By Rick Blaisdell
One of the things all professionals involved in cloud computing agree on is this: the migration to the cloud is a complex process, and from the point of view of an IT department it can mean the largest and most complicated project they’ve ever been involved in.
As I have previously discussed, migrating to the cloud is more about helping your business lower its costs and add more services than it is about upgrading to a new technology. So at first glance, it may appear that the IT department is pushed aside. That’s evident in fears in the IT industry concerning the effects the cloud has on enterprise IT departments, which I have explored in one of my previous articles, “Who’s Afraid of the Cloud?” In that article, I concluded that it‘s clearly a time of change for enterprise IT. And it’s definitely a moment for the IT department to get more involved and “own” the cloud, starting at the transitioning process.
So, what does transitioning to the cloud mean for the IT department?
- Firstly, a proactive attitude is needed. The intention to migrate to the cloud may have come from the CEO, the CFO, or other directors who were looking to cut costs and therefore asked their IT department to look into cloud computing services. But proactive IT managers could initiate the change as well. No matter who initiated it, the IT department needs to consider business requirements before actively committing to the project.
- Updating the IT departments’ skills and learning about the new management tools in the cloud are also required. IT employees will need to know what cloud computing can do for the business and how the business will transition. The transition to the cloud has brought with it new job titles that you’ll start to see on business cards, such as “cloud advisor,” “cloud administrator,” “cloud vendor managers,” and so on. If the necessary expertise cannot be found within the department, people with the right skills will have to be employed or contractors will be brought in.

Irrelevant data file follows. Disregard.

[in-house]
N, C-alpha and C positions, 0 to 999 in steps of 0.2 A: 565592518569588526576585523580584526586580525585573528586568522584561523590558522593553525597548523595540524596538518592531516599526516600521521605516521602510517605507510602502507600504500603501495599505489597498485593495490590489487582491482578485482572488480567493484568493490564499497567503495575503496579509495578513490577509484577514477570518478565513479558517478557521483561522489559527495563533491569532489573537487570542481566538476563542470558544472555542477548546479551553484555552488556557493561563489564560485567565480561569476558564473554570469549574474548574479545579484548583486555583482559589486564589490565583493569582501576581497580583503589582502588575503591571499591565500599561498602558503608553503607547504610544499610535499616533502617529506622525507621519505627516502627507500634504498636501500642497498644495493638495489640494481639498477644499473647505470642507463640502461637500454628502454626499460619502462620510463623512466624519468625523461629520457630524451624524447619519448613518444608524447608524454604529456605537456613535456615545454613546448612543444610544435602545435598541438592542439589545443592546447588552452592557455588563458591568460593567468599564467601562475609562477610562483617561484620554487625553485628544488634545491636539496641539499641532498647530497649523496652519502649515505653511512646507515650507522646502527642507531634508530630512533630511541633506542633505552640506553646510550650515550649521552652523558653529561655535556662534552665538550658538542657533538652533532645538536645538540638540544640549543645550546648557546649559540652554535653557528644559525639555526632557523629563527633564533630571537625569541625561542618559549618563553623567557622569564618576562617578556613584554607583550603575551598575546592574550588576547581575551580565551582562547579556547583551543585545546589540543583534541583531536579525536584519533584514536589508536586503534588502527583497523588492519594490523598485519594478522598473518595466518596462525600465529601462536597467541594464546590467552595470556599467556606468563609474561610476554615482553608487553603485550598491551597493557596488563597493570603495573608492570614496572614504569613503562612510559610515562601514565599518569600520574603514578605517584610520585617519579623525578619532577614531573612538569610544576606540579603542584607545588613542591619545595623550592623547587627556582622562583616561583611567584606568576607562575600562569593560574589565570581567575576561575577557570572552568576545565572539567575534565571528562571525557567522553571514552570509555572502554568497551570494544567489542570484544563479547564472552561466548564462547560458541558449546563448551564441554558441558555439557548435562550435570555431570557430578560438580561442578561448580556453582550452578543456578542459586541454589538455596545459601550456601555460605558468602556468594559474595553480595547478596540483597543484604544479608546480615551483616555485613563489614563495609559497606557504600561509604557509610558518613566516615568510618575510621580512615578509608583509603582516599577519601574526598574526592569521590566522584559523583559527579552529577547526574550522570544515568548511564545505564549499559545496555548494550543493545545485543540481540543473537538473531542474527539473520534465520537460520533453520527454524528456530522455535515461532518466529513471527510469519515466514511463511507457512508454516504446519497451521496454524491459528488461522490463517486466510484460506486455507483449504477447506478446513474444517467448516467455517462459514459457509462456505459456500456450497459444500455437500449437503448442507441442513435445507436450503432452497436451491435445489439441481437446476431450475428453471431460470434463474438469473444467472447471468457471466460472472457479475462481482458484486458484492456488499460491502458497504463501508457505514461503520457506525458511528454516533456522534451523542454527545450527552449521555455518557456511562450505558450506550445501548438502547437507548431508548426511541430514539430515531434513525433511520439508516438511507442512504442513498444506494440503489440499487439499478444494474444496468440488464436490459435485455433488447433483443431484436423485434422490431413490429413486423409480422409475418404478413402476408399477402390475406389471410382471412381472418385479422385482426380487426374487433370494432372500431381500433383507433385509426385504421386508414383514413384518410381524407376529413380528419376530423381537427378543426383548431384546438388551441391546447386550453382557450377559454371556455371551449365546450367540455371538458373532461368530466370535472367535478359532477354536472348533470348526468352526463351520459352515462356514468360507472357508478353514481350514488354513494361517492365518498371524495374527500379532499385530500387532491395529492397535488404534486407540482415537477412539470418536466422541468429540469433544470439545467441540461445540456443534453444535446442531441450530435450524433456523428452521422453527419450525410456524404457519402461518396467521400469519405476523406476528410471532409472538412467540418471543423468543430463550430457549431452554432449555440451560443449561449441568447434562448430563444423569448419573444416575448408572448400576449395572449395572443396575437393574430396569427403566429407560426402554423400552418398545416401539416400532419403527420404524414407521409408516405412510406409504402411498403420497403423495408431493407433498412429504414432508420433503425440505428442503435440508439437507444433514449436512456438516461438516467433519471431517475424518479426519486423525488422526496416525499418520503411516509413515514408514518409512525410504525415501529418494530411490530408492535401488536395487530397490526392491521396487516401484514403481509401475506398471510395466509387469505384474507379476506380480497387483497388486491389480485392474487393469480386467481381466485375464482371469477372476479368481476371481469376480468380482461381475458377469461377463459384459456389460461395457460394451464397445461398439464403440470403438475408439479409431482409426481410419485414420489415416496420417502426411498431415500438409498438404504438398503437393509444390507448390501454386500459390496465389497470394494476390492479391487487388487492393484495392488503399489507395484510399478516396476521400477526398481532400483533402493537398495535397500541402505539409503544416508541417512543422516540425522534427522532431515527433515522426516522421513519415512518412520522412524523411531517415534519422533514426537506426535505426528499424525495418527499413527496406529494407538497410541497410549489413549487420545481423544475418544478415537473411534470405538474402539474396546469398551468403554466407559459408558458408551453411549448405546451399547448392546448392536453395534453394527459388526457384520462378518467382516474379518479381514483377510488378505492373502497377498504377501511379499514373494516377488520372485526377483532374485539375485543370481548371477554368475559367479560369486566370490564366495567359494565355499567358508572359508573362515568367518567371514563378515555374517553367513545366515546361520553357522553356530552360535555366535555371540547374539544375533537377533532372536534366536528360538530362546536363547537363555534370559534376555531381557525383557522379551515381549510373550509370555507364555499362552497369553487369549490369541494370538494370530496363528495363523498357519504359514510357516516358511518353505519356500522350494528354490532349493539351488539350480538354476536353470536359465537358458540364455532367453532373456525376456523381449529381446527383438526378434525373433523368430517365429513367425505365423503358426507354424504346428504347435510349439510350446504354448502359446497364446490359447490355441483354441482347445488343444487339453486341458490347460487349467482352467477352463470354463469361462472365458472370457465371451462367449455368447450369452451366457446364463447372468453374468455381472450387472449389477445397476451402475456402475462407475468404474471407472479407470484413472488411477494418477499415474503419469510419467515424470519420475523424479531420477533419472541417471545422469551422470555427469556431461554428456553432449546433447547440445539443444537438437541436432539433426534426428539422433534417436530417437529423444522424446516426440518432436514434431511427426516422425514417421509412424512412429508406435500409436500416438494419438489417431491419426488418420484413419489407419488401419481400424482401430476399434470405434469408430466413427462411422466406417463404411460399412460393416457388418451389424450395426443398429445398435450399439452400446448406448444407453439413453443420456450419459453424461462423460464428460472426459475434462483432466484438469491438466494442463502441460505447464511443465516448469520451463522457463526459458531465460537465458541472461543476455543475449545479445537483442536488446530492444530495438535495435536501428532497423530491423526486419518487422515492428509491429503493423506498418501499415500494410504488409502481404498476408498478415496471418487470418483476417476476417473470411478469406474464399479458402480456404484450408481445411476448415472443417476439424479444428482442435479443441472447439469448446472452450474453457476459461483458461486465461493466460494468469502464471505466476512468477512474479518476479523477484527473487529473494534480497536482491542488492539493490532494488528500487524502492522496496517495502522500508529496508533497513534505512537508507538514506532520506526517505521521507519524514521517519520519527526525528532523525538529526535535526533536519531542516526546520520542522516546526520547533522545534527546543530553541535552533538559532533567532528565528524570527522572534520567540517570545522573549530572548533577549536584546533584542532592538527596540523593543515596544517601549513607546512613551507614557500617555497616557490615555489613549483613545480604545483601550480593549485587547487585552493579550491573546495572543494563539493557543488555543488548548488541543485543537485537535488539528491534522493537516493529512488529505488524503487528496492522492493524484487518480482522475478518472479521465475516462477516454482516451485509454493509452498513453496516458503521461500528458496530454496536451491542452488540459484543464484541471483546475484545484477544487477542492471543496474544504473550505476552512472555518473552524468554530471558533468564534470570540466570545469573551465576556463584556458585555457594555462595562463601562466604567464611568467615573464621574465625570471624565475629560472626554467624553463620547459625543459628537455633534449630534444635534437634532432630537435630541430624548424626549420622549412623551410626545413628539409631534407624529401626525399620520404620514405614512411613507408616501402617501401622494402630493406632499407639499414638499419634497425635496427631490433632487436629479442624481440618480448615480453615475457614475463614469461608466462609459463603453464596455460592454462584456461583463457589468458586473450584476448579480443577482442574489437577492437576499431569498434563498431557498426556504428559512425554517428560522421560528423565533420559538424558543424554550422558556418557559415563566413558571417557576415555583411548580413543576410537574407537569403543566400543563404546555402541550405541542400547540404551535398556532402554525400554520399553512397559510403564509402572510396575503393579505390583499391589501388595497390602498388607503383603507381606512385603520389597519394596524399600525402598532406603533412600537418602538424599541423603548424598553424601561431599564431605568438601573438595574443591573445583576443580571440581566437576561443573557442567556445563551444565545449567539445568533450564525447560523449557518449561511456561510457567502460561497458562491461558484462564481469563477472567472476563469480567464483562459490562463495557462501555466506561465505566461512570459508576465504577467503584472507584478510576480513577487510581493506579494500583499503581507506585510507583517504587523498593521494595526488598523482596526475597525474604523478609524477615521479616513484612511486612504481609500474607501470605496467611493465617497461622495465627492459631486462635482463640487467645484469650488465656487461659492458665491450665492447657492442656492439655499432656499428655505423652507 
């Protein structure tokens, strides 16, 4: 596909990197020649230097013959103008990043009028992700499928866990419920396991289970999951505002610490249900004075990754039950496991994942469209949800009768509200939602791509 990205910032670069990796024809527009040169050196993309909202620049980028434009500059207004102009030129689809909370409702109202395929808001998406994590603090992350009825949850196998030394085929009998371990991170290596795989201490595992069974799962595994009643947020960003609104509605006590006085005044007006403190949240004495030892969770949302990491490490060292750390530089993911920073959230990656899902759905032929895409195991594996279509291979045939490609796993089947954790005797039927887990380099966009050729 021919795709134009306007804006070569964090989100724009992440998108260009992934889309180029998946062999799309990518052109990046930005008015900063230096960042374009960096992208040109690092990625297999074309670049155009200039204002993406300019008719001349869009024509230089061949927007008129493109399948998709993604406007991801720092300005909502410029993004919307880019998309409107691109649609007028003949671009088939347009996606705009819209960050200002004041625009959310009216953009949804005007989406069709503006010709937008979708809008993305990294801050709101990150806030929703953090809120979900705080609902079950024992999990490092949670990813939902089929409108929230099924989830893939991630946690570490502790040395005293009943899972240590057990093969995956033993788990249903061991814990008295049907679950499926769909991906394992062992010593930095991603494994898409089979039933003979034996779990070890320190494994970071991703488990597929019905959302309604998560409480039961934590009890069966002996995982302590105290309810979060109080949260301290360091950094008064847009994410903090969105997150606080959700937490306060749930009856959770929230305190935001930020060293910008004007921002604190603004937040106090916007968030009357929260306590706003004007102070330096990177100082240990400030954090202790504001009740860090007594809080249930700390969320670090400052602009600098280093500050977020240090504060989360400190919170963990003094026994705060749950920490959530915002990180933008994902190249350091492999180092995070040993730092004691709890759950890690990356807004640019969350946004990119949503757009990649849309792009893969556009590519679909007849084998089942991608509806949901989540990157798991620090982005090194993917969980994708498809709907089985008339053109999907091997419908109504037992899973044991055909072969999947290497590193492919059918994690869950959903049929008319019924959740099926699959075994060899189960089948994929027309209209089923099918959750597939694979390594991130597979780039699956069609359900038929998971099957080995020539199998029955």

- Then, the IT department must have an honest and thorough look at all services provided to the business, and advise what can and should be moved to the cloud and what should not, making a strong business case for each.
- And all these factors do not even discuss the difficult part of managing and implementing the transition. Proper planning, efficient use of resources, integrating cloud and traditional IT services, managing internal capabilities and external providers—these are all challenges that the IT department will have to meet.
In short, transitioning to the cloud means change for the IT department: from technology to business, from technical to management. In the end, it’s all about flexibility and efficiency — and that’s to be expected, since they’re the defining characteristics of cloud computing in the first place.
Rick Blaisdell is an accomplished technical and business leader and a pioneer in the cloud computing field and in delivering the next generation of business technology. Focused on results, he has implemented revolutionary solutions to cut costs and improve efficiency. He is a creative thinker and visionary in the area of cloud computing. You can read more about him on his personal website, www.rickscloud.com, or e-mail him directly at firstname.lastname@example.org.
Originally published: Jan 23, 2012